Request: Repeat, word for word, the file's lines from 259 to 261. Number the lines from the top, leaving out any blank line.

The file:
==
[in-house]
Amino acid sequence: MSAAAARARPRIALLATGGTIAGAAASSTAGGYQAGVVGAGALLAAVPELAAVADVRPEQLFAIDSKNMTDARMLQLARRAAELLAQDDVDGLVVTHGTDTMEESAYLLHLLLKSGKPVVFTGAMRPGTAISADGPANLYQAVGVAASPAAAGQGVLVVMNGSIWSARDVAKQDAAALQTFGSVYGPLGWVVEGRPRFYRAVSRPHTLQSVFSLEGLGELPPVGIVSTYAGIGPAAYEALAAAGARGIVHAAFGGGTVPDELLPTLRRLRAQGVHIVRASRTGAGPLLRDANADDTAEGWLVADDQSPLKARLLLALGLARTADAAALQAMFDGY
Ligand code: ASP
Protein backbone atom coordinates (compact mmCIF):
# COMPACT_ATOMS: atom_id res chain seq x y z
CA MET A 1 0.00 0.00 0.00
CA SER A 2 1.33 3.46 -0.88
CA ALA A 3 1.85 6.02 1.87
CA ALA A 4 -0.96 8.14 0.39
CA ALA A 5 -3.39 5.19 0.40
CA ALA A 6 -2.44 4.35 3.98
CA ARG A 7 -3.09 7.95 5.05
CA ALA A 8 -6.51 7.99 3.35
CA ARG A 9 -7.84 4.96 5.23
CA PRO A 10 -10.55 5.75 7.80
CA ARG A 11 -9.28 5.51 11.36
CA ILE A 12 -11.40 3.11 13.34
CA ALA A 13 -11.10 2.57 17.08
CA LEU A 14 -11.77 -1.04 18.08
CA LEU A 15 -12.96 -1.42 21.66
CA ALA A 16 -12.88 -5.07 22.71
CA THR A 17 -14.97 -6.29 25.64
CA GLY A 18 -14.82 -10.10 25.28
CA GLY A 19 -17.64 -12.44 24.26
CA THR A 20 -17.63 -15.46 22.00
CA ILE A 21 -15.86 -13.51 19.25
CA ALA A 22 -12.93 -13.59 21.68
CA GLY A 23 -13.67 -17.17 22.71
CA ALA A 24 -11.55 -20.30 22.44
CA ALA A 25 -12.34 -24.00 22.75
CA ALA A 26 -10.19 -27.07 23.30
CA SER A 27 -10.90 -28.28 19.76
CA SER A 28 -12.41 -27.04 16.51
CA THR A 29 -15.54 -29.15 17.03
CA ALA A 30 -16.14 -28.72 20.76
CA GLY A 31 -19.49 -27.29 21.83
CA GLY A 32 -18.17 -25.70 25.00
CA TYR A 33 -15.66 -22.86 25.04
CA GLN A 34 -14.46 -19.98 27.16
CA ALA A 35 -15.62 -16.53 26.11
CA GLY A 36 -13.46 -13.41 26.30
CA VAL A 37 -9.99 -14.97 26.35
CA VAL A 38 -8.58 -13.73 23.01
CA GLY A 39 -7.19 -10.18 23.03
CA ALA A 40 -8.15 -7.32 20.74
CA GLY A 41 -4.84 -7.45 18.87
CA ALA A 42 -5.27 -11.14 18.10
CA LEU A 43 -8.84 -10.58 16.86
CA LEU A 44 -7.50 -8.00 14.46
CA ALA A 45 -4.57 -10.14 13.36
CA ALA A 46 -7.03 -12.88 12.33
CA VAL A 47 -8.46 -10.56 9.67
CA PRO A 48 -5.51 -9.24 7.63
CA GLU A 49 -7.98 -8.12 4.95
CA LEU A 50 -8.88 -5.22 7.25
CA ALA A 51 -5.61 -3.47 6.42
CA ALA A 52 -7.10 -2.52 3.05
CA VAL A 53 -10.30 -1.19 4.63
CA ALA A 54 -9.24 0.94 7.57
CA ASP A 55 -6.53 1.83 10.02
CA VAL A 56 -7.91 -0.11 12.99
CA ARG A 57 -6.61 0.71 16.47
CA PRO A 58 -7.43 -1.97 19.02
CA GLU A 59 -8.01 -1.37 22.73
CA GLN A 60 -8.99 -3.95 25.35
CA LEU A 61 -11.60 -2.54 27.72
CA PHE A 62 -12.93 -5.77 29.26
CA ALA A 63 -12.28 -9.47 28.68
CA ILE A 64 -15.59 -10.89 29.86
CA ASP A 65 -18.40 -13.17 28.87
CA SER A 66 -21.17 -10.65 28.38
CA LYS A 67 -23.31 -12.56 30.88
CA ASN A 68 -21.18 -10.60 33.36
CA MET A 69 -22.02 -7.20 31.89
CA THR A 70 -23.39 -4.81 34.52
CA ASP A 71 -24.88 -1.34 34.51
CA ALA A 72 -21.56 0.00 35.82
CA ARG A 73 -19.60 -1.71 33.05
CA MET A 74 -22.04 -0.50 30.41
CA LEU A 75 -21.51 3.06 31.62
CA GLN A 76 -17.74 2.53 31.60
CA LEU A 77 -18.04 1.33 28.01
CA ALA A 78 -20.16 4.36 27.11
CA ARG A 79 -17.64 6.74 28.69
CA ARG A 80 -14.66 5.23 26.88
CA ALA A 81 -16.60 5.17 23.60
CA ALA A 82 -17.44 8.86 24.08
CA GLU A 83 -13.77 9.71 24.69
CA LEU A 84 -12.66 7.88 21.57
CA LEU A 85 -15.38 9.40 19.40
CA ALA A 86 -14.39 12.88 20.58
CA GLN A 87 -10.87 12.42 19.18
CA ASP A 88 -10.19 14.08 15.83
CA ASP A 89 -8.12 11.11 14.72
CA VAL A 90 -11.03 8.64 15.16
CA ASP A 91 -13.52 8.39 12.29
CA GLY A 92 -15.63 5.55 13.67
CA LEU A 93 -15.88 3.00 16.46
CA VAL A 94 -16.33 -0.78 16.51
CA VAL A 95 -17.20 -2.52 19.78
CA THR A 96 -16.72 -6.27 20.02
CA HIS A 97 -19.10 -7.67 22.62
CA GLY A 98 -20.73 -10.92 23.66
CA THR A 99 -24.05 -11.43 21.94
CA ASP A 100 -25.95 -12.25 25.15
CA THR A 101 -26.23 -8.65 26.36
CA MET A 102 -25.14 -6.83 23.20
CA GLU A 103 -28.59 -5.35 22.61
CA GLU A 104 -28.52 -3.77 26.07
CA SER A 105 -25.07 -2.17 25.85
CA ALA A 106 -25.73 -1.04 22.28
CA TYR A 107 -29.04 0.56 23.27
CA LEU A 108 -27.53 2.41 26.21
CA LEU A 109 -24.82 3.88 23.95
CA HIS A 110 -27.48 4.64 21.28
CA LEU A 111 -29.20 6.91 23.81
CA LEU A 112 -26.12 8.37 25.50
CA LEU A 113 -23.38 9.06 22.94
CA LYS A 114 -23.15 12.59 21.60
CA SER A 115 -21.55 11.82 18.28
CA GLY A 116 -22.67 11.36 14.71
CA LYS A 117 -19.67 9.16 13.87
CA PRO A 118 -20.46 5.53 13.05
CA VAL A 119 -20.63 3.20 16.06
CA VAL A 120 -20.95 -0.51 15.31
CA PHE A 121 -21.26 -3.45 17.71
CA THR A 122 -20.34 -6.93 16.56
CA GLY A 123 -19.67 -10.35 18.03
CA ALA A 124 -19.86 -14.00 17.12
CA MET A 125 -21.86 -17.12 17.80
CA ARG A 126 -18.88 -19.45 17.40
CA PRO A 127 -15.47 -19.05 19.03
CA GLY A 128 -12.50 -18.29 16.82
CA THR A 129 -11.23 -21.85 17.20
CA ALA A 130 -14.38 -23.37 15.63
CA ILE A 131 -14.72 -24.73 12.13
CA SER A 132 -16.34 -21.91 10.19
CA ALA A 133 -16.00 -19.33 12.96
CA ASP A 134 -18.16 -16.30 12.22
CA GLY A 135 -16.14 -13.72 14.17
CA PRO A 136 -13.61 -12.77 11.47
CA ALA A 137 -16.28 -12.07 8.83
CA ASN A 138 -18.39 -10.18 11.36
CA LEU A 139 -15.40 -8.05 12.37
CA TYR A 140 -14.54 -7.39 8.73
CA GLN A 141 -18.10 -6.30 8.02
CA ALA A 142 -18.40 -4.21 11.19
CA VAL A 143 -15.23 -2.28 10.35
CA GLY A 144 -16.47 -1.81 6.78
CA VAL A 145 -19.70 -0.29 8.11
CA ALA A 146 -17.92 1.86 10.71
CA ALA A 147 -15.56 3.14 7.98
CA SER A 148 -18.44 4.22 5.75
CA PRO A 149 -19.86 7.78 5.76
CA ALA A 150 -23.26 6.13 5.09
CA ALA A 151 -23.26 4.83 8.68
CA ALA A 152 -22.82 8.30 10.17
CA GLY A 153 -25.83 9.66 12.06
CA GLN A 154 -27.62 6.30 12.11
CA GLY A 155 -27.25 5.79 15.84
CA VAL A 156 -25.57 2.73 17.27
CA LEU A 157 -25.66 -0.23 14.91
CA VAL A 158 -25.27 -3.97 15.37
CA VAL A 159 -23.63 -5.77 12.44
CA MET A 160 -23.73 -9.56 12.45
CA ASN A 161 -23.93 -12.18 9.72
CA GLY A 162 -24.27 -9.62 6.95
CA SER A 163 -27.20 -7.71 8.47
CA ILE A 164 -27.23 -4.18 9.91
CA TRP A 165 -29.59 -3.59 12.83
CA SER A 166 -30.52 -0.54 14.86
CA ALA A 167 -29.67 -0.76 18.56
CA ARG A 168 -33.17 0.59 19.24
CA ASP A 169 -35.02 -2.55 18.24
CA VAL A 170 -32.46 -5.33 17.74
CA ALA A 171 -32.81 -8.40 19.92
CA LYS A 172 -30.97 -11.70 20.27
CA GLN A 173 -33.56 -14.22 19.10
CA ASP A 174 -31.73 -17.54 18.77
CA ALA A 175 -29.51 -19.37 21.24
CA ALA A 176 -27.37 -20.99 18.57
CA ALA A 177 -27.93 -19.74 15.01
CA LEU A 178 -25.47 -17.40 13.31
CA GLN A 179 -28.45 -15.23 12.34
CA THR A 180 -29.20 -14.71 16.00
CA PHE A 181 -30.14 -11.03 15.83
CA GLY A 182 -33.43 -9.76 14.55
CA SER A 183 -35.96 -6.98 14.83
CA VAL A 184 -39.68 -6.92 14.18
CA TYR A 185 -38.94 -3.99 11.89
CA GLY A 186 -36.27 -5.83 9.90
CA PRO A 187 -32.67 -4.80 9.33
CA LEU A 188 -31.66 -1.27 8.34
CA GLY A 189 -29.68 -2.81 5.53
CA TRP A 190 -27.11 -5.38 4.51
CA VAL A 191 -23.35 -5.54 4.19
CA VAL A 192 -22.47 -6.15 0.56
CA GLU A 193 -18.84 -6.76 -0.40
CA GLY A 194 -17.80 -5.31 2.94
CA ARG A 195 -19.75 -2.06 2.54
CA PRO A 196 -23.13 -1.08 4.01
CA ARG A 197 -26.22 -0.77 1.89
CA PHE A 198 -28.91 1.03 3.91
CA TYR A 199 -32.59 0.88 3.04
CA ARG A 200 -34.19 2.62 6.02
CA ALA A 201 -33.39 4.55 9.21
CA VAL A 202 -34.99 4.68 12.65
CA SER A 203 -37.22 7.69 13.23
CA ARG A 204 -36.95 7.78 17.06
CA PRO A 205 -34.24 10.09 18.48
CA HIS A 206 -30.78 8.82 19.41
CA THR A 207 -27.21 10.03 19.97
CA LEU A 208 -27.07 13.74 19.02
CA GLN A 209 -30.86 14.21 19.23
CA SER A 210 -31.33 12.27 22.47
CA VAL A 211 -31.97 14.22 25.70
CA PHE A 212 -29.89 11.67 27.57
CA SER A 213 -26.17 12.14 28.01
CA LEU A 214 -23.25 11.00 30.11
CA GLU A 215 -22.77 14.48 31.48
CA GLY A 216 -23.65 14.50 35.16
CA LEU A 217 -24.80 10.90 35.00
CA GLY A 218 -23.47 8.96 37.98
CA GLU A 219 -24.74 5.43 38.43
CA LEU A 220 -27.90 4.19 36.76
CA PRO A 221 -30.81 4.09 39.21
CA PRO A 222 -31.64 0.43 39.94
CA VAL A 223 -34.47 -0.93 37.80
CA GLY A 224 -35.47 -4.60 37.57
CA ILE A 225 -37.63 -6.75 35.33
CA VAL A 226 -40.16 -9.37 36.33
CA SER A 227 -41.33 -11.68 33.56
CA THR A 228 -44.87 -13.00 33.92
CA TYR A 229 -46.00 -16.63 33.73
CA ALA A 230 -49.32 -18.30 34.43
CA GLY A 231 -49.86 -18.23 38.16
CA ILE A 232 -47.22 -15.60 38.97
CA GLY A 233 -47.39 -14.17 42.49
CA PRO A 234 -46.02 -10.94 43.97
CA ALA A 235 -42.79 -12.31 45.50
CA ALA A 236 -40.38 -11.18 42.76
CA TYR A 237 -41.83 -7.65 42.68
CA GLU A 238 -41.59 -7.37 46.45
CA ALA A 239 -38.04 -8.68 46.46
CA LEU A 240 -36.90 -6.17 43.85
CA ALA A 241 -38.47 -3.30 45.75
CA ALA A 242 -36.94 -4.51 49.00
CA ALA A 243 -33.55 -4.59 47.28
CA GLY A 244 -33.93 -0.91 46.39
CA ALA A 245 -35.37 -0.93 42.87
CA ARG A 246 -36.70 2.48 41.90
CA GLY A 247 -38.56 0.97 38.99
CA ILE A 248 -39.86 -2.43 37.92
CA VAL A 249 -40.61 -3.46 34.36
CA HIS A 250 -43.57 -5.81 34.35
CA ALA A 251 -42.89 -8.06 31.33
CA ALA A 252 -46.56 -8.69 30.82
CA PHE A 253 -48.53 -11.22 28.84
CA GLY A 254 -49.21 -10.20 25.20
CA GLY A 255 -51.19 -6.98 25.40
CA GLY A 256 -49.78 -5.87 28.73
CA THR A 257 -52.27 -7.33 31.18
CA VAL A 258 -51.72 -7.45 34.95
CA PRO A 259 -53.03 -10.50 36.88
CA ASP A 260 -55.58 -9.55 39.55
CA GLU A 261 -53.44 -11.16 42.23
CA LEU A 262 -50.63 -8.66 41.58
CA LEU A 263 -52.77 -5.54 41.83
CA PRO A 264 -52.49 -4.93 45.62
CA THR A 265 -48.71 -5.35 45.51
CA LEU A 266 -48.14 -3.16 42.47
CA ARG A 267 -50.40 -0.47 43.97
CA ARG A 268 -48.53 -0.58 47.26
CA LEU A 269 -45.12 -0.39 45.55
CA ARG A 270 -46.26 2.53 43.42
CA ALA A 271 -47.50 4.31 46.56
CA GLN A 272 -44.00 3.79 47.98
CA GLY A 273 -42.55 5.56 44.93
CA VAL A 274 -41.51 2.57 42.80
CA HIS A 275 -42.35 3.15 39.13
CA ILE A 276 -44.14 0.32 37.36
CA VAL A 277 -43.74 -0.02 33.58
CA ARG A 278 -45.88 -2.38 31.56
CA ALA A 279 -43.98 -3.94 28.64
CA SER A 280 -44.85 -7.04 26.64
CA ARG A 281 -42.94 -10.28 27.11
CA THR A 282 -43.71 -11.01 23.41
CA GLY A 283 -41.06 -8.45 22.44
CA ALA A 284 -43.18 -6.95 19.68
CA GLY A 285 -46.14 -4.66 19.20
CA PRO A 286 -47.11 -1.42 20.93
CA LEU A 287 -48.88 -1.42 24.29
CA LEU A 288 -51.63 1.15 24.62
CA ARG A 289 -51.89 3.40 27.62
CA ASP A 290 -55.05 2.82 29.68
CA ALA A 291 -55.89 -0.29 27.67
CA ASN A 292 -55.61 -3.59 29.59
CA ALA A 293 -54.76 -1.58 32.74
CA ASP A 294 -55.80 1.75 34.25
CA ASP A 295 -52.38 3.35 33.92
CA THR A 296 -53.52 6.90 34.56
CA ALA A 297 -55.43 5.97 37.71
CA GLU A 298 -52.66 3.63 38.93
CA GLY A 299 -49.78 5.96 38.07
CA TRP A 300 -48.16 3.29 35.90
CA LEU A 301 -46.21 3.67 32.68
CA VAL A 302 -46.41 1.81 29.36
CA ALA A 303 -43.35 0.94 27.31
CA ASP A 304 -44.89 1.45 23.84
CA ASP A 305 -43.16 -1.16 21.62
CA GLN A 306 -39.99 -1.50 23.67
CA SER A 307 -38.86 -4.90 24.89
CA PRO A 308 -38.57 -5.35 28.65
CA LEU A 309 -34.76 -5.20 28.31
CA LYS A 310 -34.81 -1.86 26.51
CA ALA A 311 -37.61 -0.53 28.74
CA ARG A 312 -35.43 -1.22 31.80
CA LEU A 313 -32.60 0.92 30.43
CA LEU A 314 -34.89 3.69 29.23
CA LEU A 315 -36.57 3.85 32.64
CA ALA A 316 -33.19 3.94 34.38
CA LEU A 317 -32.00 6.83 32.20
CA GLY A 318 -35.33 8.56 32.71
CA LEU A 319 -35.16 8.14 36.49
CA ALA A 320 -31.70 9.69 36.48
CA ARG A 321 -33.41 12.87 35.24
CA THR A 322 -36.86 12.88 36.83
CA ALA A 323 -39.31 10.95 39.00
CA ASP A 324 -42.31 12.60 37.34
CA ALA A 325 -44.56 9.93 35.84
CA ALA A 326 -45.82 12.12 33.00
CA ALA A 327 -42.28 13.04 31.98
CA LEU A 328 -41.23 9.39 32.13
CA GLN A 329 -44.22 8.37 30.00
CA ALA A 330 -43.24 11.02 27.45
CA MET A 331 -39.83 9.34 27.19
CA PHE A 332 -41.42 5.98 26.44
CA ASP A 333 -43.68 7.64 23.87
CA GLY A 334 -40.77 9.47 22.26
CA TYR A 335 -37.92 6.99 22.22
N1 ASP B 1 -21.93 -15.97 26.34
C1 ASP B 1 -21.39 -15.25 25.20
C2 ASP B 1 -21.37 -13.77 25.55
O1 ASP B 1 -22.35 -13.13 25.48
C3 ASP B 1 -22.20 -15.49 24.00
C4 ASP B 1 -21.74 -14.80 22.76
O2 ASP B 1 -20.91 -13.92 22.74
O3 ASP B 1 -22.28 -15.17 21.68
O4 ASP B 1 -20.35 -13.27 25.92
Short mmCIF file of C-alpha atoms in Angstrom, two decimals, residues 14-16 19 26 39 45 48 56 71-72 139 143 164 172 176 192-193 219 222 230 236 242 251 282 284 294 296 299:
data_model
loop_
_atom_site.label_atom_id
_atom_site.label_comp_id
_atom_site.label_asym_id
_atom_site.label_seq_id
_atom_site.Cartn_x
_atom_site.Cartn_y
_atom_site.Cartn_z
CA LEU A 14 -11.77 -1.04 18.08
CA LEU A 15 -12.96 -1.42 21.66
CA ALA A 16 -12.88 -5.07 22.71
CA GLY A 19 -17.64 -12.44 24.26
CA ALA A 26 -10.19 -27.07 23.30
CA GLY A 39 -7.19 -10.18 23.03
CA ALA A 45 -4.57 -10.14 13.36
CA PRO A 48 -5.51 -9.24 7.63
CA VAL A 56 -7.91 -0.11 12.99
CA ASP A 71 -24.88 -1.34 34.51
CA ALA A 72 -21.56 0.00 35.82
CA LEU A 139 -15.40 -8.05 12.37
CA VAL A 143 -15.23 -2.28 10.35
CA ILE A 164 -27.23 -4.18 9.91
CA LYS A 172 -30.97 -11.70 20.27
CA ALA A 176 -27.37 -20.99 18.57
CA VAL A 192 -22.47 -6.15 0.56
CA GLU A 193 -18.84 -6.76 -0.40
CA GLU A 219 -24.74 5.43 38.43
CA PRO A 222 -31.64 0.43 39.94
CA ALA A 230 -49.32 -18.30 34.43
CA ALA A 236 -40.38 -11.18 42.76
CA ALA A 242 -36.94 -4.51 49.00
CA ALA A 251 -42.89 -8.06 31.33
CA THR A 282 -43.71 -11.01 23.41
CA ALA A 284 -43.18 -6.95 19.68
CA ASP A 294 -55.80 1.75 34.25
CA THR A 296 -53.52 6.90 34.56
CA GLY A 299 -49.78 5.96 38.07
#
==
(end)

CA GLY A 254 -49.21 -10.20 25.20
CA GLY A 255 -51.19 -6.98 25.40
CA GLY A 256 -49.78 -5.87 28.73